The Right Stuff: The Science and Business of Space Nutrition

A team of high school innovators from Pittsburgh won a top prize for their space-aged fertilizer system and learned valuable business lessons, like marketing and commercialization, along the way. As they head to college, the entrepreneurial scientists say they are fortunate to understand the economic realities of the work they do in the laboratory in their quest to solve real-world 21st century problems.Read More

by Diana Drake

Five high school seniors in Pittsburgh spent much of their 2010-2011 senior year trying to figure out how to turn trash into food. They ended up with not only an out-of-this-world product, but also a business plan for how to turn their idea into an earthly reality.

The students at Upper St. Clair High School won the Conrad Foundation’s annual Spirit of Innovation Award – and the title of Pete Conrad Scholars in Aerospace — for their design of a system that allows waste products created by astronauts to be recycled into fertilizer for growing fresh food and to produce oxygen. The device uses a biochemical process to take in carbon dioxide and waste and convert it into oxygen and a soy-like food product. It composts the waste into a fertilizer, which is then used to grow a food crop. The system, which they have called a perpetual harvest space nutrition system, would be used on long-distance space flights, such as trips to Mars.

Mars, Antarctica and the Third World

But being science whiz kids isn’t enough to win the Conrad Foundation’s top prize. The contest, run by an organization named for astronaut and innovator Pete Conrad, gives high school students the opportunity to design, develop and commercialize new products. It calls for high school students to not only invent products for space exploration, but to develop a business plan for their ultimate use.

That’s where Team Ouroboros made it work. The members — Avisha Shah, Kate Groschner, Yudi Chen, Matthew Vernacchia and Brent Heard — not only had the right stuff for the science portion, but they became experts at developing and pitching a business plan, too. “Most of us didn’t have that background,” Vernacchia says. “We all did a lot of learning about how to create a business plan and present it.”

After the team members found out that they were finalists in the contest, they headed to Palo Alto, Calif., to compete in a May summit against six other aerospace teams from across the country. They had to show how the science would work and pitch their business plan, too.

Based on watching other teams’ presentations during the summit, the members of Ouroboros say their business expertise helped them prevail. “It definitely gave us the edge,” Shah says. “The science and the engineering are very important, but if you don’t know how to market [your technology] to people, there’s very little use to the science. You need to spread the word.”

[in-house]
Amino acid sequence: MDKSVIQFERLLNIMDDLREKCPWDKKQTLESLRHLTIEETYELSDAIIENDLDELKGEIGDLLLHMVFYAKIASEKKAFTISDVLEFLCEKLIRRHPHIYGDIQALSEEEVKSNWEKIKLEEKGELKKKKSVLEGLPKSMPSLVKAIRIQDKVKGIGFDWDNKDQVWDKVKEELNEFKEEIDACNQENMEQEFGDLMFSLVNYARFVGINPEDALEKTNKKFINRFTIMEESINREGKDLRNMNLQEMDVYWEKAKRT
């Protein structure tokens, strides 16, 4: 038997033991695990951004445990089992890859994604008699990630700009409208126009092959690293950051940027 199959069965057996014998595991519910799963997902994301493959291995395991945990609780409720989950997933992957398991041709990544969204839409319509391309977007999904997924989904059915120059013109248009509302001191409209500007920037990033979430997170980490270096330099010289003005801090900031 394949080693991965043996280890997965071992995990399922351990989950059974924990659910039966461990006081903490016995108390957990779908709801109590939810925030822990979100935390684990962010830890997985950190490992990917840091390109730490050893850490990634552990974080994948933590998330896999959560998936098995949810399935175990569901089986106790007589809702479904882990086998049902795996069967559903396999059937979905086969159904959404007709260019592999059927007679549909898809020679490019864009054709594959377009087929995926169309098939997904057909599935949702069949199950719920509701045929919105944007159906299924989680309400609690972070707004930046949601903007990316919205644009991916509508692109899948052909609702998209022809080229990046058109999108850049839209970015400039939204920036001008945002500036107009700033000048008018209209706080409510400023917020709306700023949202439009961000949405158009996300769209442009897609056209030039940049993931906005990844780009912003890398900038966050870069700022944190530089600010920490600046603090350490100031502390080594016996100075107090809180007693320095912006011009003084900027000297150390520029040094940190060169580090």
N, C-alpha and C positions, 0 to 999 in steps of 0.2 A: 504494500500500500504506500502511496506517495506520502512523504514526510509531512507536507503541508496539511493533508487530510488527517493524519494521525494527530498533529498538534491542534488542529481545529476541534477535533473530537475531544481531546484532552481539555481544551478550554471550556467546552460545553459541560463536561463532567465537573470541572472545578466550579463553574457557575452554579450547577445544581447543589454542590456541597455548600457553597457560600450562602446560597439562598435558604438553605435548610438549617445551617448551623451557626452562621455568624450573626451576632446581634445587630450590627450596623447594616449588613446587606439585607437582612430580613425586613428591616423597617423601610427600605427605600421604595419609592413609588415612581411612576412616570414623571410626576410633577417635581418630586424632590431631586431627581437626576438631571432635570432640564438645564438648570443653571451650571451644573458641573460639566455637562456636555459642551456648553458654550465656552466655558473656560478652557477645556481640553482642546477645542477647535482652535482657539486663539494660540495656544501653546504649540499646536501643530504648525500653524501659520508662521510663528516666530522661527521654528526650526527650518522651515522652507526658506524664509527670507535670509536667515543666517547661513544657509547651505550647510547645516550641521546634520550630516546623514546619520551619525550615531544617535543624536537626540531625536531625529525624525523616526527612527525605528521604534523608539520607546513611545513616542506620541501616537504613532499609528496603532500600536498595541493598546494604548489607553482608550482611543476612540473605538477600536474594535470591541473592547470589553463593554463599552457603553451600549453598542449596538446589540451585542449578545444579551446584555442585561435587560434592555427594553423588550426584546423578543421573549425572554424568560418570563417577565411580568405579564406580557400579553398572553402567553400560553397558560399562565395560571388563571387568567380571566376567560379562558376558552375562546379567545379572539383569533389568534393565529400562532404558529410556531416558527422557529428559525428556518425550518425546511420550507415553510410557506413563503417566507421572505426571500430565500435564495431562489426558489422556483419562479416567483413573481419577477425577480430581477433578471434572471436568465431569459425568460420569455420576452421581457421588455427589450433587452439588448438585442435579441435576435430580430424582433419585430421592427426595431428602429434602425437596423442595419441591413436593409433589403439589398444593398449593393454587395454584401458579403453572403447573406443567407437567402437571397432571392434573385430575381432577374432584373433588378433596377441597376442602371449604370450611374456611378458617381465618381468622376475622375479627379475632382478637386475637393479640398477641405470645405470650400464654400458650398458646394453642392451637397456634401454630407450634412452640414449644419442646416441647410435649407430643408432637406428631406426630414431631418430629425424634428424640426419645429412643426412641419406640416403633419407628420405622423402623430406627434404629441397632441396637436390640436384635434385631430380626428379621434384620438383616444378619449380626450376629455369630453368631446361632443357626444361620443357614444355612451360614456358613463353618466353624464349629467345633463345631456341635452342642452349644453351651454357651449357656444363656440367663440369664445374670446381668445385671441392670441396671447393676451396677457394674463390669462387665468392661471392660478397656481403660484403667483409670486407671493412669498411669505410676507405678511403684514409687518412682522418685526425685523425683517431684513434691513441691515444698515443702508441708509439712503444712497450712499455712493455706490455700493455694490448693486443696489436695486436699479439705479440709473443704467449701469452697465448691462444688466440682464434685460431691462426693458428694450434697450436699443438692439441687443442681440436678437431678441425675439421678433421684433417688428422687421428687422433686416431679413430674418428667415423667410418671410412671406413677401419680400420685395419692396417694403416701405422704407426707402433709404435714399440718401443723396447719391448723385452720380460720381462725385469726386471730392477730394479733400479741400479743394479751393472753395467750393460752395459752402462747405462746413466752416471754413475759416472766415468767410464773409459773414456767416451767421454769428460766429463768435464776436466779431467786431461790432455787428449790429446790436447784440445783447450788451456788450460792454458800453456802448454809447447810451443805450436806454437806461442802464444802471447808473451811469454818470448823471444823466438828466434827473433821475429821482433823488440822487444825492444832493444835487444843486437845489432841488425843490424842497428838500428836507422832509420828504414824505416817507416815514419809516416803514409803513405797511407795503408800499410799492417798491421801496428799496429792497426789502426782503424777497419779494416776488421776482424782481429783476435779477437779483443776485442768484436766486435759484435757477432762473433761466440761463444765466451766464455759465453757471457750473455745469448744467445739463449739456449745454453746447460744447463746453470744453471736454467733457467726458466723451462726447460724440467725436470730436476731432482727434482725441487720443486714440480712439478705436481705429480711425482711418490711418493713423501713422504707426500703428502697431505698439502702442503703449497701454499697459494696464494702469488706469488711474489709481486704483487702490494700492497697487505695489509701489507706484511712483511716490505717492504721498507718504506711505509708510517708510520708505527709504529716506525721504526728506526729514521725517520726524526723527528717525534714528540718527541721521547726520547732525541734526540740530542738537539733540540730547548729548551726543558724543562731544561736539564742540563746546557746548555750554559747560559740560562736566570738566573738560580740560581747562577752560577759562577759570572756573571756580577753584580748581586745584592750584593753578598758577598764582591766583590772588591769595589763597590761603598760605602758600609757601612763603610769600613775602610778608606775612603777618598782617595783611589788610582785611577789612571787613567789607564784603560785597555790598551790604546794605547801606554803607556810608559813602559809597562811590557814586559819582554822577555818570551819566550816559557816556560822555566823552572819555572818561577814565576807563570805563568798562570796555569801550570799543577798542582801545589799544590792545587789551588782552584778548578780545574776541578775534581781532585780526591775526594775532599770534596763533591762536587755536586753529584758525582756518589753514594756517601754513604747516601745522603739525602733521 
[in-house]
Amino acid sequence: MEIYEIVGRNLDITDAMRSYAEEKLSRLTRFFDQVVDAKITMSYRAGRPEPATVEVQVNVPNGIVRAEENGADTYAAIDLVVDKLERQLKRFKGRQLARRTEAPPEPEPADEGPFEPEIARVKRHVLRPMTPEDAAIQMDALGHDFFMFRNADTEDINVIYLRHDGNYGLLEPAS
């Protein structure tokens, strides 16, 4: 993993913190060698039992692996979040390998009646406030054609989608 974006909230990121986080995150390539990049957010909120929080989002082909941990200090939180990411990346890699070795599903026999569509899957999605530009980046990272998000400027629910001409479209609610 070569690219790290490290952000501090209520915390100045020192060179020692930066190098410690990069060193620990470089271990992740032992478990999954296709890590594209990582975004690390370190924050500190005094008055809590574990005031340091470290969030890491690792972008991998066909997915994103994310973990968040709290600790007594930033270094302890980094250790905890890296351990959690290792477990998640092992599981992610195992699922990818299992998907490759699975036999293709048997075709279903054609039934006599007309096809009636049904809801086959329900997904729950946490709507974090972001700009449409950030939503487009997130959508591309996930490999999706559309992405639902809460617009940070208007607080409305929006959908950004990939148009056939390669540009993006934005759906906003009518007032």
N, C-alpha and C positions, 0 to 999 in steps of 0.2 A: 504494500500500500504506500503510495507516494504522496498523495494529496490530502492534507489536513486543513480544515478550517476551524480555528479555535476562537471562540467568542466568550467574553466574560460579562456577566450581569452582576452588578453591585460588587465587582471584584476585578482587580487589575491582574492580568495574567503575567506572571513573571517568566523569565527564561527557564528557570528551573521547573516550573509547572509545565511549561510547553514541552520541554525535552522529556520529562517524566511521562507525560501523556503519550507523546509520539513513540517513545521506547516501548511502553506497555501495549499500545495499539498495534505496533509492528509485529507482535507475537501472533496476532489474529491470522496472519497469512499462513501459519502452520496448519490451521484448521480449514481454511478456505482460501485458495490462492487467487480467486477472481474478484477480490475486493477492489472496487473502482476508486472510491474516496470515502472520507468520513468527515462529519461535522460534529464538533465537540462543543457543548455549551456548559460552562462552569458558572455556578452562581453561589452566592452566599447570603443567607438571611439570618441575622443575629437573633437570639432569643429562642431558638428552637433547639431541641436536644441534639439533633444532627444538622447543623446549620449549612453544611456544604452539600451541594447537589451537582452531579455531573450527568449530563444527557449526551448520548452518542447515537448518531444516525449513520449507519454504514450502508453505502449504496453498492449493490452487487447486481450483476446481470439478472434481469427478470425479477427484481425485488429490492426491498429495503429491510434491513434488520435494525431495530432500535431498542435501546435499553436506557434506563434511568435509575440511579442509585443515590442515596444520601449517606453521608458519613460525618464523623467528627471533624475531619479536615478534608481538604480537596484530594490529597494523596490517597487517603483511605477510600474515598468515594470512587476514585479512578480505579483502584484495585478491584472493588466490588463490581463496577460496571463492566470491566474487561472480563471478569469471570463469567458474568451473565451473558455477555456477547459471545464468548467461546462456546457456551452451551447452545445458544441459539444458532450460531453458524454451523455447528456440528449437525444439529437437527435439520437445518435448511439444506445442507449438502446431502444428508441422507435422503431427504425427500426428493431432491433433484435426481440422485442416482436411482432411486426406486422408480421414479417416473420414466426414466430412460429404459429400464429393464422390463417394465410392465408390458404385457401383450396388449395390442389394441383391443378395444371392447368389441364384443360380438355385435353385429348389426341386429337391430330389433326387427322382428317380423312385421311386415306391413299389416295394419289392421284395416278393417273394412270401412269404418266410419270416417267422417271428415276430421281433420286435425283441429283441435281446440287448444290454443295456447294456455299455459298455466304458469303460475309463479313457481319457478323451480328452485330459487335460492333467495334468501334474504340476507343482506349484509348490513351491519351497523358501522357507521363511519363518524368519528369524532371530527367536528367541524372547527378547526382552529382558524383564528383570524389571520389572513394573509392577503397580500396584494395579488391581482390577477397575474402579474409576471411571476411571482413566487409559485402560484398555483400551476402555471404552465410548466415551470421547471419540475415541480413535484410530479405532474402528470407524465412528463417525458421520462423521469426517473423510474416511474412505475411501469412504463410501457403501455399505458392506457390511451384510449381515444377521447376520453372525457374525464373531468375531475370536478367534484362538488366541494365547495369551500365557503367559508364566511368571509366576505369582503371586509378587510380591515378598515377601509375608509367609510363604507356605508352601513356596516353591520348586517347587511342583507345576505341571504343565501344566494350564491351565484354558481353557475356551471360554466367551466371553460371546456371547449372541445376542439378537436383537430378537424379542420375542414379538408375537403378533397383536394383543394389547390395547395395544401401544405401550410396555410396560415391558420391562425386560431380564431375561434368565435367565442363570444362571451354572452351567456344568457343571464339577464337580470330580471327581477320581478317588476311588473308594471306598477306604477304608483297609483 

The team gave the judges two uses for their system. The first was for space flight, where its recycling process could be used by organizations like NASA to cut down on food supplies required for space missions; the second was to use the device in areas where crops and food supplies are short, such as Antarctica or poorer countries. “Since this product has a definite third-world application, that would serve as our testing ground,” Heard says. “One of the interesting things we found out was that NASA tests in the third world a lot, too, so we felt that would be cost-effective for us.”

‘Business Can Be Blurred with Any Field’

Although Heard and Shah had the most business background on the team, all five members collaborated on both the science and the business. “I didn’t really have a lot of background in business, so this was a great [way] to expand my horizons and see what entrepreneurship is all about,” Groschner says. “The summit opened my eyes to that whole area.” Adds Shah: “I was [amazed] by the possibilities of going into both business and science. Business can be blurred with any field in life. It’s important to know about that, and I’m very lucky to gain such insight into that blend. It has helped me shape my future.”

Winning the top prize came with a $5,000 grant to conduct scientific tests over the summer to prove that the science behind the perpetual harvest space nutrition system is sound. Once the team members have good data in hand, they can start approaching investors to help them get it built and do more tests.

Even though the five are going to college in the fall, they all say they are going to continue to pursue their science entrepreneurship project. Three of the students will be attending Carnegie Mellon University in Pittsburgh, so they will be able to meet in person to work on the business development. Vernacchia is headed to MIT and Shah is going to the University of Pennsylvania, but both say they will make the project a priority.

The team members are mostly planning science-based careers, but they all agree that the contest taught them how important it is to understand the economic realities of the work they do in the laboratory. Even science costs money after all, and the cash for test tubes and microscopes has to come from someone who is willing to pay.

“I just didn’t understand how business was a part of the science community,” Chen says. “It basically runs the science part, but without the science, the business would drop off. If I want to work on some sort of science project, I have to be prepared for the business aspect, too.”

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